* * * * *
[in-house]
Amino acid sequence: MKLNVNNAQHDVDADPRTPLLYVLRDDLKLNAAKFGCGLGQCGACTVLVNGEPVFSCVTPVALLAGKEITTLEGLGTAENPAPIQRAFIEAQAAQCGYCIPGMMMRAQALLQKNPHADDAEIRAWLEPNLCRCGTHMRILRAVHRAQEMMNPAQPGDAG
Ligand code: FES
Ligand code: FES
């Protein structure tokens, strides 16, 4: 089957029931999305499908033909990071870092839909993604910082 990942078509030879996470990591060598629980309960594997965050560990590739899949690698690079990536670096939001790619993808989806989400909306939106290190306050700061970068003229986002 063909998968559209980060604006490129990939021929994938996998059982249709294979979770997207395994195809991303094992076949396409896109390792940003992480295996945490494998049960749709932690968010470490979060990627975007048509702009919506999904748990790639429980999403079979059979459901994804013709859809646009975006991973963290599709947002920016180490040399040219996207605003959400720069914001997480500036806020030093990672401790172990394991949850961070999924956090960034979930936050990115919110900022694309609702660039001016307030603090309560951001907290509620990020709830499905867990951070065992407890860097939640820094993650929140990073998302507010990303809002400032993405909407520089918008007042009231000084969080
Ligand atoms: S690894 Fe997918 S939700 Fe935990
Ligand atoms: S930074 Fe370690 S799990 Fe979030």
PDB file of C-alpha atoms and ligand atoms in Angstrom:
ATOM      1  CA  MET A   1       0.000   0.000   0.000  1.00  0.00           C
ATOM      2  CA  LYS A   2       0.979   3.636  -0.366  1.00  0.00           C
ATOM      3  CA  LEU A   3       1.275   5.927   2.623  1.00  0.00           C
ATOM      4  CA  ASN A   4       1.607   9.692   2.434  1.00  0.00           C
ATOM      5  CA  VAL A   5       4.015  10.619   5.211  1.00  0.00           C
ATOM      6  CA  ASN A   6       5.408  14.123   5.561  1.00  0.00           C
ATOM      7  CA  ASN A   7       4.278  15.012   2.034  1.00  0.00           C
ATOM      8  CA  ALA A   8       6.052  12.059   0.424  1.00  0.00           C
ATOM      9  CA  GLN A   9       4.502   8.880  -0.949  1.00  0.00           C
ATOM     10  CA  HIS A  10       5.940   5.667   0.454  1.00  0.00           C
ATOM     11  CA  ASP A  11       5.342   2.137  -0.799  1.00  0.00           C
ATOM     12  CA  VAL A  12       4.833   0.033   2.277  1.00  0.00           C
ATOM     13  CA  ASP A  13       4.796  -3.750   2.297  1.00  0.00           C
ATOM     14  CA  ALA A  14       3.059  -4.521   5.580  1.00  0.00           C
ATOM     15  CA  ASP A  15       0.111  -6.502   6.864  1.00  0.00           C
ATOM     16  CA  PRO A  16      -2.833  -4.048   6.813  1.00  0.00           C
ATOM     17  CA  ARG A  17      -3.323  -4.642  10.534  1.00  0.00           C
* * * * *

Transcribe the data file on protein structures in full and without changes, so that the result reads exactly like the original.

[in-house]
Amino acid sequence: MKLNVNNAQHDVDADPRTPLLYVLRDDLKLNAAKFGCGLGQCGACTVLVNGEPVFSCVTPVALLAGKEITTLEGLGTAENPAPIQRAFIEAQAAQCGYCIPGMMMRAQALLQKNPHADDAEIRAWLEPNLCRCGTHMRILRAVHRAQEMMNPAQPGDAG
Ligand code: FES
Ligand code: FES
């Protein structure tokens, strides 16, 4: 089957029931999305499908033909990071870092839909993604910082 990942078509030879996470990591060598629980309960594997965050560990590739899949690698690079990536670096939001790619993808989806989400909306939106290190306050700061970068003229986002 063909998968559209980060604006490129990939021929994938996998059982249709294979979770997207395994195809991303094992076949396409896109390792940003992480295996945490494998049960749709932690968010470490979060990627975007048509702009919506999904748990790639429980999403079979059979459901994804013709859809646009975006991973963290599709947002920016180490040399040219996207605003959400720069914001997480500036806020030093990672401790172990394991949850961070999924956090960034979930936050990115919110900022694309609702660039001016307030603090309560951001907290509620990020709830499905867990951070065992407890860097939640820094993650929140990073998302507010990303809002400032993405909407520089918008007042009231000084969080
Ligand atoms: S690894 Fe997918 S939700 Fe935990
Ligand atoms: S930074 Fe370690 S799990 Fe979030």
PDB file of C-alpha atoms and ligand atoms in Angstrom:
ATOM      1  CA  MET A   1       0.000   0.000   0.000  1.00  0.00           C
ATOM      2  CA  LYS A   2       0.979   3.636  -0.366  1.00  0.00           C
ATOM      3  CA  LEU A   3       1.275   5.927   2.623  1.00  0.00           C
ATOM      4  CA  ASN A   4       1.607   9.692   2.434  1.00  0.00           C
ATOM      5  CA  VAL A   5       4.015  10.619   5.211  1.00  0.00           C
ATOM      6  CA  ASN A   6       5.408  14.123   5.561  1.00  0.00           C
ATOM      7  CA  ASN A   7       4.278  15.012   2.034  1.00  0.00           C
ATOM      8  CA  ALA A   8       6.052  12.059   0.424  1.00  0.00           C
ATOM      9  CA  GLN A   9       4.502   8.880  -0.949  1.00  0.00           C
ATOM     10  CA  HIS A  10       5.940   5.667   0.454  1.00  0.00           C
ATOM     11  CA  ASP A  11       5.342   2.137  -0.799  1.00  0.00           C
ATOM     12  CA  VAL A  12       4.833   0.033   2.277  1.00  0.00           C
ATOM     13  CA  ASP A  13       4.796  -3.750   2.297  1.00  0.00           C
ATOM     14  CA  ALA A  14       3.059  -4.521   5.580  1.00  0.00           C
ATOM     15  CA  ASP A  15       0.111  -6.502   6.864  1.00  0.00           C
ATOM     16  CA  PRO A  16      -2.833  -4.048   6.813  1.00  0.00           C
ATOM     17  CA  ARG A  17      -3.323  -4.642  10.534  1.00  0.00           C